Presence of bacteria in wounds can delay healing. Addition of a regularly instilled topical solution over the wound during negative-pressure wound therapy (NPWT) may reduce bioburden levels compared with standard NPWT alone. We performed a prospective, randomised, multi-centre, post-market trial to compare effects of NPWT with instillation and dwell of polyhexamethylene biguanide solution vs NPWT without instillation therapy in wounds requiring operative debridement. Results showed a significantly greater mean decrease in total bacterial counts from time of initial surgical debridement to first dressing change in NPWT plus instillation (n = 69) subjects compared with standard NPWT (n = 63) subjects (−0.18 vs 0.6 log10 CFU/g, respectively). There was no significant difference between the groups in the primary endpoint of required inpatient operating room debridements after initial debridement. Time to readiness for wound closure/coverage, proportion of wounds closed, and incidence of wound complications were similar. NPWT subjects had 3.1 times the risk of re-hospitalisation compared with NPWT plus instillation subjects. This study provides a basis for exploring research options to understand the impact of NPWT with instillation on wound healing.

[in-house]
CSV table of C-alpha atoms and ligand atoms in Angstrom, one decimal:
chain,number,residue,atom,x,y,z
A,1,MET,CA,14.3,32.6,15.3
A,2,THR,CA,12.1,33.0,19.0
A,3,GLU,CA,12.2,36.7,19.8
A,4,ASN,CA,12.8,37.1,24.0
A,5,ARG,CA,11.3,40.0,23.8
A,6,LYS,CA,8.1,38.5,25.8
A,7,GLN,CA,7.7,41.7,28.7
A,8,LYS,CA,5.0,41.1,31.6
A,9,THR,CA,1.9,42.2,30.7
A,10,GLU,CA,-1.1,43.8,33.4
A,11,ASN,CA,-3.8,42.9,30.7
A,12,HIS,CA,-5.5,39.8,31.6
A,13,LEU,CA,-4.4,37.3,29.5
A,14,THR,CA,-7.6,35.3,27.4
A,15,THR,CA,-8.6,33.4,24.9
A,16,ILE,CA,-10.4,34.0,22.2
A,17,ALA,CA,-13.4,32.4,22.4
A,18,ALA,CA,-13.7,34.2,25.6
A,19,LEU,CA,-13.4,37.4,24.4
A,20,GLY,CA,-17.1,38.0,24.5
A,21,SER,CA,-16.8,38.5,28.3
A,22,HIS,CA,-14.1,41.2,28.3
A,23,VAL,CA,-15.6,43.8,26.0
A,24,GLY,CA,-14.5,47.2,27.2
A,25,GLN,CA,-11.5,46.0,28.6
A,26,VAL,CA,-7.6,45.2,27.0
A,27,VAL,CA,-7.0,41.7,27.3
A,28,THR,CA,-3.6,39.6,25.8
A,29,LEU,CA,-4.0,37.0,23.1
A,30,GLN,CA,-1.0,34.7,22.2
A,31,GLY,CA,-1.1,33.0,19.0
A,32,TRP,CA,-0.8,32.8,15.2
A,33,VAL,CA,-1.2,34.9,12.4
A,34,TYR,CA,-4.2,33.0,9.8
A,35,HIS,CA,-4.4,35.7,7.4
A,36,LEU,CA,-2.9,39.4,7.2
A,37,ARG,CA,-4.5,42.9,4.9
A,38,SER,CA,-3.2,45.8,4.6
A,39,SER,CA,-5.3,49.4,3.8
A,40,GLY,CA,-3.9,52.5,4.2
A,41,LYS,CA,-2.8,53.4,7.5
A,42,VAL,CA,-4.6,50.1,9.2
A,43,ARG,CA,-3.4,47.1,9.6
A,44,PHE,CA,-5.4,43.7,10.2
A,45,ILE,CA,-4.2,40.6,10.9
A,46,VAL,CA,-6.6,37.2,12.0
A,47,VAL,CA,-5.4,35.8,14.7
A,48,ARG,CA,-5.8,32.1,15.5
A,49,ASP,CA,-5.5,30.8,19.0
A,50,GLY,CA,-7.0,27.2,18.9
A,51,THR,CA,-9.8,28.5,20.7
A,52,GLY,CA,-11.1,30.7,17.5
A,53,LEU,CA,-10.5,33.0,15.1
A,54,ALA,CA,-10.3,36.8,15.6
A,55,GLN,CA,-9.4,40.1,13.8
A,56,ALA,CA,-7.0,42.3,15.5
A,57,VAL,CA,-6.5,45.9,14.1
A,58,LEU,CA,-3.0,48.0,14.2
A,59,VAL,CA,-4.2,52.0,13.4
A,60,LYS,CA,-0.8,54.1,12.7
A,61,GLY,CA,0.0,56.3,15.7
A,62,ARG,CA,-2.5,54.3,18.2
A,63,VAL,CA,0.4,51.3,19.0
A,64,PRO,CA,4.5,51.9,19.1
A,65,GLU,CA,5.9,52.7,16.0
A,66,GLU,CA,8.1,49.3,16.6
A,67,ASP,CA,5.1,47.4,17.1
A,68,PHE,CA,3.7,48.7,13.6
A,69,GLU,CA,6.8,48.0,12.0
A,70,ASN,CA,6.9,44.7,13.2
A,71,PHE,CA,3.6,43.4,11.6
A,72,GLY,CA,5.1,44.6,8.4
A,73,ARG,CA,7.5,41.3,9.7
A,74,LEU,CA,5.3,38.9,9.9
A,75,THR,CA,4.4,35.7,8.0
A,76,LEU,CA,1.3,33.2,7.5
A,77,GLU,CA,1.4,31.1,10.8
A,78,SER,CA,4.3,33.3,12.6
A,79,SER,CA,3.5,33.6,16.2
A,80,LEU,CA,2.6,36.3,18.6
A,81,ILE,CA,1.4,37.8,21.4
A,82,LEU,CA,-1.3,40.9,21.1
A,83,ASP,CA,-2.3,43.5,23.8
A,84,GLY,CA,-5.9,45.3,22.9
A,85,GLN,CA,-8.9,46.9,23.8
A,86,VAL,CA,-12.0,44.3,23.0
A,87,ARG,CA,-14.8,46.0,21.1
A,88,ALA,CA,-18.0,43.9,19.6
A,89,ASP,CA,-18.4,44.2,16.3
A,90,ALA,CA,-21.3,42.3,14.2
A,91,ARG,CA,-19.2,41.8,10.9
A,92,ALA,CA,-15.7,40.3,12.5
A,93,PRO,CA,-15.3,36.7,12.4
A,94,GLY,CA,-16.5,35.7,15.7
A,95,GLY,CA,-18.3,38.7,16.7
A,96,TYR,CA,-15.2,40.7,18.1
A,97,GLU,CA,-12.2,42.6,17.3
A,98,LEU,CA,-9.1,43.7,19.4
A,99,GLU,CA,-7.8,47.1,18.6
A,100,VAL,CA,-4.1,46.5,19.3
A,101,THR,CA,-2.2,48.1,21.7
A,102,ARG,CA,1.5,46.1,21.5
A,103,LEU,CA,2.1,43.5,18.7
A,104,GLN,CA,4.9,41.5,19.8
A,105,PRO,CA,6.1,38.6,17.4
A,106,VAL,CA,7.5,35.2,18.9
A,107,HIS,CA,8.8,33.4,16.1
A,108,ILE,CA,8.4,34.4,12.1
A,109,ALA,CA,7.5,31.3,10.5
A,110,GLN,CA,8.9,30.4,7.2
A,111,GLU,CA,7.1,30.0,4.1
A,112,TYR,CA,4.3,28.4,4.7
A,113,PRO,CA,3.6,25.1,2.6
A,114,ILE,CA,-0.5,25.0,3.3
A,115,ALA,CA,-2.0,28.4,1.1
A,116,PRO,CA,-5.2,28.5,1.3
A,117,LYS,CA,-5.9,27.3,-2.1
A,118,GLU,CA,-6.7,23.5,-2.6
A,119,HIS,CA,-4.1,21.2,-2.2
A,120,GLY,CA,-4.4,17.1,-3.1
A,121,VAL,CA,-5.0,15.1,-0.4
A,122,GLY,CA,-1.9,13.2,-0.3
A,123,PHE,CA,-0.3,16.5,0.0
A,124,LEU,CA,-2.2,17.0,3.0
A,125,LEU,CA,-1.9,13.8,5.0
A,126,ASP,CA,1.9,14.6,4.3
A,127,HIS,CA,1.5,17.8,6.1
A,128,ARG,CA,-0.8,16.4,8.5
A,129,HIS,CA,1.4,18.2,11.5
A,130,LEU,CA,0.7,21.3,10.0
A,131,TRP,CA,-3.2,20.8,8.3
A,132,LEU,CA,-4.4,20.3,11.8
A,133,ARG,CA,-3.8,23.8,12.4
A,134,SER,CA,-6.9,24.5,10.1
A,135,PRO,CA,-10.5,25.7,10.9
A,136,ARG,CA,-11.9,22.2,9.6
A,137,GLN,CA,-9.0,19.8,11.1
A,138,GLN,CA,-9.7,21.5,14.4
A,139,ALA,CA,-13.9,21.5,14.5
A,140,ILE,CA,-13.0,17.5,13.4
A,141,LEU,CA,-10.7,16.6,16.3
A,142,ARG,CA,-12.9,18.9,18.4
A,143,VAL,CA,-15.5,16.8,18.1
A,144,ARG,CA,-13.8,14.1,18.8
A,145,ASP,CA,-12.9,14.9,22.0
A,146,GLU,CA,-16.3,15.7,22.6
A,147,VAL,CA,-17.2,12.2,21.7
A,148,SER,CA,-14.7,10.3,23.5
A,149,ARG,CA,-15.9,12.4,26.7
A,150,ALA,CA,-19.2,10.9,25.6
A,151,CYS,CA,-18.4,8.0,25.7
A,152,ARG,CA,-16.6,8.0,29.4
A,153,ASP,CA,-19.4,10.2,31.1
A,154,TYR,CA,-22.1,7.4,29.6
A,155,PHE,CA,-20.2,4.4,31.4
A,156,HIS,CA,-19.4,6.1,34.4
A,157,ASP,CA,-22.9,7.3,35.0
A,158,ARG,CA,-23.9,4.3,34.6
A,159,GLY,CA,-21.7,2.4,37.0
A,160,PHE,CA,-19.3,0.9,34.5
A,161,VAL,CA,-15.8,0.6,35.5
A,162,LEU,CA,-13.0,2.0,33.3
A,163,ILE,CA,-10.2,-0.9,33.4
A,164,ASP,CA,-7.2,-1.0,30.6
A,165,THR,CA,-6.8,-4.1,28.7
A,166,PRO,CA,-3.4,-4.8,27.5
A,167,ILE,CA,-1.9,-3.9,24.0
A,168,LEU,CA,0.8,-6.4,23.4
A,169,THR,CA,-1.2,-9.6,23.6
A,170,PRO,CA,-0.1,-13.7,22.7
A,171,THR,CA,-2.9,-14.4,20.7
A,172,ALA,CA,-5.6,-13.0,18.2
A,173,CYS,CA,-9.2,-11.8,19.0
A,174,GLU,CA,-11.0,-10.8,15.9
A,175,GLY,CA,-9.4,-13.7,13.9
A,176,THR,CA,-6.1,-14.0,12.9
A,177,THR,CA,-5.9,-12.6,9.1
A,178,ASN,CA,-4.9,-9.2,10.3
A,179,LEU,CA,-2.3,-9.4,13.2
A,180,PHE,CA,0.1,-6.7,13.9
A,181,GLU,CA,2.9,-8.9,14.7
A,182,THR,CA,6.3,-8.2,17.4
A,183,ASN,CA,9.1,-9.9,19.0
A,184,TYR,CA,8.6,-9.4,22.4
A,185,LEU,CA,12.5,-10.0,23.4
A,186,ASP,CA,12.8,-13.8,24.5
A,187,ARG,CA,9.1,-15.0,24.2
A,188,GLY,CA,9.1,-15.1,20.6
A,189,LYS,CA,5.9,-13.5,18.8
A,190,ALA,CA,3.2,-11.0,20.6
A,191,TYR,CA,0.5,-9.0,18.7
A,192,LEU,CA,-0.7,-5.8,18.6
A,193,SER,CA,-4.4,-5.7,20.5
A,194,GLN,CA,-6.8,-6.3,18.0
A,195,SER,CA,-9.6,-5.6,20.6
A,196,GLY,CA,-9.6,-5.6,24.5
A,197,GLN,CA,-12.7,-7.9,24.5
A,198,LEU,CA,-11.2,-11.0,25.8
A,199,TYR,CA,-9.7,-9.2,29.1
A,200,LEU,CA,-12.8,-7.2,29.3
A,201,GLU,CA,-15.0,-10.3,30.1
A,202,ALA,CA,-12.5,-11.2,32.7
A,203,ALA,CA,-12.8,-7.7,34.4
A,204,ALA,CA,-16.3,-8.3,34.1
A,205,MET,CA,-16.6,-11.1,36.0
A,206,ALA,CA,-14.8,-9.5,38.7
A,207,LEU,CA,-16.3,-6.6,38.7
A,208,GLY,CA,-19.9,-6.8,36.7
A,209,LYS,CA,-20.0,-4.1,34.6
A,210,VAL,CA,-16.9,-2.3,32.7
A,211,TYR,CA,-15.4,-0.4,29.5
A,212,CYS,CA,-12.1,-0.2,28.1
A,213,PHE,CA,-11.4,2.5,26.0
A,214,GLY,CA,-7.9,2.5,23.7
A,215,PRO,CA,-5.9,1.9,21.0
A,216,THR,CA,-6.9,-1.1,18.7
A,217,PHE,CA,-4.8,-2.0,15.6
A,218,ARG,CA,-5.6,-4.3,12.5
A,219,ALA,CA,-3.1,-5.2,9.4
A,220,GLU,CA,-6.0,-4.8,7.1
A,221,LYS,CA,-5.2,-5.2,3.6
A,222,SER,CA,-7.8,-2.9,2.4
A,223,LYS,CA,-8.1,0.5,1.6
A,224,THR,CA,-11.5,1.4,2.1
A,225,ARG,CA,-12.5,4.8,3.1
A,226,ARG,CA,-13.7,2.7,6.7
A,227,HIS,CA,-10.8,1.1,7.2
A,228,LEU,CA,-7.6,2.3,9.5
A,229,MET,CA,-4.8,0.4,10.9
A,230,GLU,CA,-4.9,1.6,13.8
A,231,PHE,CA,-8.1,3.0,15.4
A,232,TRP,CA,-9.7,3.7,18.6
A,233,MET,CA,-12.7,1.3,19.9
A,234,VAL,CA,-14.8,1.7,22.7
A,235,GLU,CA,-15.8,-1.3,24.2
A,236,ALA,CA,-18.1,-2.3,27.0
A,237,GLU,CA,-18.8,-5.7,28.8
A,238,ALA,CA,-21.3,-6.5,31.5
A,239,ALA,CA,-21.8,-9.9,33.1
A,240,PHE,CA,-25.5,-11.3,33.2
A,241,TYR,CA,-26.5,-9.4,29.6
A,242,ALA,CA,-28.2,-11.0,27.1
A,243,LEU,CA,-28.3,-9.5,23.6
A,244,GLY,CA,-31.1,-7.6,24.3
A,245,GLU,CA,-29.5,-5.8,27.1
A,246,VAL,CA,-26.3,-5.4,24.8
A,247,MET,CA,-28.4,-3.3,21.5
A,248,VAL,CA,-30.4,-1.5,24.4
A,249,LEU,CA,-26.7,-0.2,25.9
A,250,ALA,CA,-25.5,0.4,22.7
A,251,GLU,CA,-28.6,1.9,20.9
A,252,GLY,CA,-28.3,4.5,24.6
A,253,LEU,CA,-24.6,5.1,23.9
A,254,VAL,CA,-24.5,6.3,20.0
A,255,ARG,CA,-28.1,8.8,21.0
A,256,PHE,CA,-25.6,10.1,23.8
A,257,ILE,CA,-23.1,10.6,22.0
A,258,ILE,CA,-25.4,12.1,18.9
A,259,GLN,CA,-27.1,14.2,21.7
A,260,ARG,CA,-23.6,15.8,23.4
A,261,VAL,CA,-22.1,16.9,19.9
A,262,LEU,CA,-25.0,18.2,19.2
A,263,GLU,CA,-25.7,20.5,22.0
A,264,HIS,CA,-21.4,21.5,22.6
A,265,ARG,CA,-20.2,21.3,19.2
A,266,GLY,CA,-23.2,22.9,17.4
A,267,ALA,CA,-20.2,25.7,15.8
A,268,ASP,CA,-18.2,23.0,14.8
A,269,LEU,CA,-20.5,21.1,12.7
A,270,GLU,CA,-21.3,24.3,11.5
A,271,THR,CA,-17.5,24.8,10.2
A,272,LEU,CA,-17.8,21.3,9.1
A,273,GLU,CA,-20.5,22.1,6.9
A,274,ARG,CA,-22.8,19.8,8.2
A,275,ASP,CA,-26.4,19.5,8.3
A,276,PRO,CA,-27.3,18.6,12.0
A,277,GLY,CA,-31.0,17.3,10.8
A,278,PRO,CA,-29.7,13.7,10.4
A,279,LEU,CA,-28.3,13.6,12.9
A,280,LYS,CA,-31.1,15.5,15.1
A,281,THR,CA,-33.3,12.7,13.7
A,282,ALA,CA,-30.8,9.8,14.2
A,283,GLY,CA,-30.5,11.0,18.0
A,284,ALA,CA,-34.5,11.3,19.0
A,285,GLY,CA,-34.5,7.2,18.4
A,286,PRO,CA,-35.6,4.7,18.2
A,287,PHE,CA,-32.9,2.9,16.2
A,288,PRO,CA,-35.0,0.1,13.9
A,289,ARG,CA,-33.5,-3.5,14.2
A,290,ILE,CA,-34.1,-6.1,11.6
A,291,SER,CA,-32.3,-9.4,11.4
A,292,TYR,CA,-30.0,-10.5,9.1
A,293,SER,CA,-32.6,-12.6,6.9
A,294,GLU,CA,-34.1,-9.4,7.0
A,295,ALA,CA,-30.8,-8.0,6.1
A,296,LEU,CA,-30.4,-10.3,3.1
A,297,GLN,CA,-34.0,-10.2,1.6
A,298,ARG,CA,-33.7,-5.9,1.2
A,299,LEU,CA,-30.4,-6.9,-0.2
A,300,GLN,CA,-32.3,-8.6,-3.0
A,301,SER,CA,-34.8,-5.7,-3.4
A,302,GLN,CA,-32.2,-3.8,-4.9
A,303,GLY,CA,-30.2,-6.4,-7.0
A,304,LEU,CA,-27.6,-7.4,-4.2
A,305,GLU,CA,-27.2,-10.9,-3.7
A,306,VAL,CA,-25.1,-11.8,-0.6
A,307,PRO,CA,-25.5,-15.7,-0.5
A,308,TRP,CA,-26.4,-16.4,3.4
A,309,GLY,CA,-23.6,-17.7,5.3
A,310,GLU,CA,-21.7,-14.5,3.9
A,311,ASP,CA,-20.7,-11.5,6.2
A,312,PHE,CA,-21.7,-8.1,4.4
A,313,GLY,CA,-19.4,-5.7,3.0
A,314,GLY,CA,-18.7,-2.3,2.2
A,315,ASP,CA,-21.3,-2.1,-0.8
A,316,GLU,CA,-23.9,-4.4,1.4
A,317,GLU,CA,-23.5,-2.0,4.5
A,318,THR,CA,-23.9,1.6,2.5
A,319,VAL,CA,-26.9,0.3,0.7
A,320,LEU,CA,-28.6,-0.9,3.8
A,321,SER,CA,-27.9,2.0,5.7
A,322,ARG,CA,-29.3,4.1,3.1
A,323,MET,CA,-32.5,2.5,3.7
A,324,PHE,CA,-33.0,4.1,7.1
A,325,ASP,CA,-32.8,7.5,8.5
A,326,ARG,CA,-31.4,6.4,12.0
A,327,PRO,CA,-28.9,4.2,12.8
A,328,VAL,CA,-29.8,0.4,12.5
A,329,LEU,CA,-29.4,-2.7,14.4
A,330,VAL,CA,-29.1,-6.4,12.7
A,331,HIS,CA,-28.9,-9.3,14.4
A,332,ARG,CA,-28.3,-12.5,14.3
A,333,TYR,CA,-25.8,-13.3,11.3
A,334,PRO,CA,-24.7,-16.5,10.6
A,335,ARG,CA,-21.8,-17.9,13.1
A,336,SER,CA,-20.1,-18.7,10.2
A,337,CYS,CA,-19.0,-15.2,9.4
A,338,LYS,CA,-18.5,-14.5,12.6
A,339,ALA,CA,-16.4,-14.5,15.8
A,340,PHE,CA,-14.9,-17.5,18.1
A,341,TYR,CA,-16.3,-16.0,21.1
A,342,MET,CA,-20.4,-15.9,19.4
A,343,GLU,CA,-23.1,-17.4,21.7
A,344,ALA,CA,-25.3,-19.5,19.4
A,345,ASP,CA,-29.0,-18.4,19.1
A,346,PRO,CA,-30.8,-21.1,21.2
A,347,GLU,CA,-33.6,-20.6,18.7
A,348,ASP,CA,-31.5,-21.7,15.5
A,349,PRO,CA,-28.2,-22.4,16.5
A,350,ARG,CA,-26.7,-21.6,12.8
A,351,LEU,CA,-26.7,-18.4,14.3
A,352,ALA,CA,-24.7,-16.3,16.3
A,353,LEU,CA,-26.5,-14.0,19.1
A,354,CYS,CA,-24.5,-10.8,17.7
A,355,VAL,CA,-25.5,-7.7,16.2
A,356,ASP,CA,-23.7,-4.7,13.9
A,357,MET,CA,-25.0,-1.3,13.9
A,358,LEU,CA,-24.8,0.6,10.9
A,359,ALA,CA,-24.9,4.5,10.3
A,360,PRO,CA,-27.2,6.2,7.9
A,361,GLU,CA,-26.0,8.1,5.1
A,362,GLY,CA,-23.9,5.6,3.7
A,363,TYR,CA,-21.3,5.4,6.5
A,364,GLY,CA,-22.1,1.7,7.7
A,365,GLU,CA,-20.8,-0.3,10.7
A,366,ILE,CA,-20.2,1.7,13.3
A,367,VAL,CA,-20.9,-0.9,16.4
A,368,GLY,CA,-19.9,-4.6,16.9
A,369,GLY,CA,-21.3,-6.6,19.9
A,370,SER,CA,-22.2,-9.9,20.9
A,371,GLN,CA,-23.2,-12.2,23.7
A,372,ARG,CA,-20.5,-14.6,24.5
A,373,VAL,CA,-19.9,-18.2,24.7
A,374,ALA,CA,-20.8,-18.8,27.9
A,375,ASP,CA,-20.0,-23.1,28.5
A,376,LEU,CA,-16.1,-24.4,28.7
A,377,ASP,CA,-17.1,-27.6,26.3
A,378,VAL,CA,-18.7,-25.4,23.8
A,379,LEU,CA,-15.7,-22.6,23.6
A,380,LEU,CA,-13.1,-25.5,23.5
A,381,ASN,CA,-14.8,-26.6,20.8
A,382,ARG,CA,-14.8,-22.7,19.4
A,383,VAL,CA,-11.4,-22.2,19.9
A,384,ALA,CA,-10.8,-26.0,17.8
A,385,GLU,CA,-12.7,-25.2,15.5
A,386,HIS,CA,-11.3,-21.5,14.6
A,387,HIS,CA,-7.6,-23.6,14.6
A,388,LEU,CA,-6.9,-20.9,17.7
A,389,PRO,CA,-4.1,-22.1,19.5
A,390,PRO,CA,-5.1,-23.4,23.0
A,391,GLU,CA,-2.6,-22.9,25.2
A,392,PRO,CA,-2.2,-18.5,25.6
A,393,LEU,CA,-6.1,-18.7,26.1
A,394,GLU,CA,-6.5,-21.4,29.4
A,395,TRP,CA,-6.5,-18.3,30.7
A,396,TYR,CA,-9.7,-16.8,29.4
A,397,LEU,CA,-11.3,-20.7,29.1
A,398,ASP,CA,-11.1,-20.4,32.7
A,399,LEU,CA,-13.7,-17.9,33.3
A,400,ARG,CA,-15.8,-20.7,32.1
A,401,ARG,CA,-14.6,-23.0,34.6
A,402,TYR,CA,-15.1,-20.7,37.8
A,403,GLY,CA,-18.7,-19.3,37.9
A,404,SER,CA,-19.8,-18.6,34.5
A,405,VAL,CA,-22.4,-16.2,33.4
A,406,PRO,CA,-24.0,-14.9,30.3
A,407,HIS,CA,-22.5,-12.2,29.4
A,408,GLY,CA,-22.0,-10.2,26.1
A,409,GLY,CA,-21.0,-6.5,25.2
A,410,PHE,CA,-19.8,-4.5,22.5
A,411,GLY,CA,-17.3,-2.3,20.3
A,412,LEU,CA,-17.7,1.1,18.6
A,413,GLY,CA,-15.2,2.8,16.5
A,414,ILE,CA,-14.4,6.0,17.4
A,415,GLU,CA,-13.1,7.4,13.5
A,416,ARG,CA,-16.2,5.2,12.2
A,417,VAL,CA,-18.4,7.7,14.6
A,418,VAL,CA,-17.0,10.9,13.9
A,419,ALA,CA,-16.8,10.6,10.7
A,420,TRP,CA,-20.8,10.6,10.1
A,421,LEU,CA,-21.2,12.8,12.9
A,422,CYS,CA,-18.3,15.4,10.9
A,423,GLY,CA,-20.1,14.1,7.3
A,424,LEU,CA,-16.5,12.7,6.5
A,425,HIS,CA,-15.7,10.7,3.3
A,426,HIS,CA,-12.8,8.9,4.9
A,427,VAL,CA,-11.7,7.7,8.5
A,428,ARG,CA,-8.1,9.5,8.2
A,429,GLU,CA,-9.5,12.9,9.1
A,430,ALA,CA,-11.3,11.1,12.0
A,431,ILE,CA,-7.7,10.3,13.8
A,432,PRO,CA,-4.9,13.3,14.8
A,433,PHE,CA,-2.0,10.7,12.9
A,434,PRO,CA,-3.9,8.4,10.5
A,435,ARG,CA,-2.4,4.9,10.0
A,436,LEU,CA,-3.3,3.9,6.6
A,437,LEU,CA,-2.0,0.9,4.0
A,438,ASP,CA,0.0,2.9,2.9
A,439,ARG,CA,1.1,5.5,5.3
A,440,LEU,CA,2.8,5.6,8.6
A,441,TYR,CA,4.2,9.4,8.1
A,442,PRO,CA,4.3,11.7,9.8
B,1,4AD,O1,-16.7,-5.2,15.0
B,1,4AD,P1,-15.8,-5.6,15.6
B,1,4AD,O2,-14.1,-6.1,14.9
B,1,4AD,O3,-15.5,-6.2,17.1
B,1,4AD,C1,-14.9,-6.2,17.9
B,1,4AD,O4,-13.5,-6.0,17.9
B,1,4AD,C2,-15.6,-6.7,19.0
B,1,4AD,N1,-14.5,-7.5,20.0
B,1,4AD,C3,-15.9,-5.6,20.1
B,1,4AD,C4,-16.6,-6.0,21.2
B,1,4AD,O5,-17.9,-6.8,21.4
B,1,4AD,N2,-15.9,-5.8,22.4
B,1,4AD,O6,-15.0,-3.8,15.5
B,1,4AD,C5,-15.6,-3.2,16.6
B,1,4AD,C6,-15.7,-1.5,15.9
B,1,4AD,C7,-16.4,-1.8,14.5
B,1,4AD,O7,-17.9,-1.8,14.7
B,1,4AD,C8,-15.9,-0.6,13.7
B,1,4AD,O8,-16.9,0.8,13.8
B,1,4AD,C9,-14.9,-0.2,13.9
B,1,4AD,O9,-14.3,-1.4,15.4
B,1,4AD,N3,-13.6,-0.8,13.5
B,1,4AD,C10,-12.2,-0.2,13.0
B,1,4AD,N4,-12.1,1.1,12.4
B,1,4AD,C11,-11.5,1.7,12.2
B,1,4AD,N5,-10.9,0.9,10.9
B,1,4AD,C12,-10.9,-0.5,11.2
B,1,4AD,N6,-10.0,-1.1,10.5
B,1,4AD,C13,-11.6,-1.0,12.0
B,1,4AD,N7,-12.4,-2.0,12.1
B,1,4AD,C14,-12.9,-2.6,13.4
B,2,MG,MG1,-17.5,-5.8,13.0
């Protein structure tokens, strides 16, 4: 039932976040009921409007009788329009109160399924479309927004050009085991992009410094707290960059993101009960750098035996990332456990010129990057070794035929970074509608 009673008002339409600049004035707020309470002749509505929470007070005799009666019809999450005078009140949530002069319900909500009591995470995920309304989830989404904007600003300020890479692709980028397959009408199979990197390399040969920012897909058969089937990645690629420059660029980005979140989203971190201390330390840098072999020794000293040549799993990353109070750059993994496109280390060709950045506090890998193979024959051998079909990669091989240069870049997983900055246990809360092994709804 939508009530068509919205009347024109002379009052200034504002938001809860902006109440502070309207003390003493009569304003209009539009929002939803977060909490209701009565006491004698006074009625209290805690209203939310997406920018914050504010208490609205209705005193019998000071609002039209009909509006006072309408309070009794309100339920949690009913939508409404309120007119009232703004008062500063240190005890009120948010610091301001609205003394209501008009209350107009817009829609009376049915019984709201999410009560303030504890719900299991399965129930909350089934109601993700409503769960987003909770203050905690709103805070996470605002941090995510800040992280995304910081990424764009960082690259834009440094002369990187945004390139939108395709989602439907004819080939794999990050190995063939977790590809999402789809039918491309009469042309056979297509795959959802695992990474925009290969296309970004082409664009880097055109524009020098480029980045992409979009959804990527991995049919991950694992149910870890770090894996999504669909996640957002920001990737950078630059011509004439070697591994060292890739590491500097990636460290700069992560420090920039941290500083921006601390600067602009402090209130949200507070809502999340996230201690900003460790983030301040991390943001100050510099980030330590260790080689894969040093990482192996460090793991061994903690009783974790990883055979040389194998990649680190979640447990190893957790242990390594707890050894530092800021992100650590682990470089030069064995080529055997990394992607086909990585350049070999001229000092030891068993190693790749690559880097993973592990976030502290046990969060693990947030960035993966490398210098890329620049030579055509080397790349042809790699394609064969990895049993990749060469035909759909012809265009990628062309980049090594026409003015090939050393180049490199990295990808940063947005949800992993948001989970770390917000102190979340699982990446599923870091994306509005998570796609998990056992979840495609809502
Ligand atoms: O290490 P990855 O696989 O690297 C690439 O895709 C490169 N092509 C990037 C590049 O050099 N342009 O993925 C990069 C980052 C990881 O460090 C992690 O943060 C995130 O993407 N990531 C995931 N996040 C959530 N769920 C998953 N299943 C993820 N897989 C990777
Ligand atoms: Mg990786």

- bacterial load
- negative-pressure wound therapy
- topical negative-pressure therapy
- wound cleansing
- wound healing
ASJC Scopus subject areas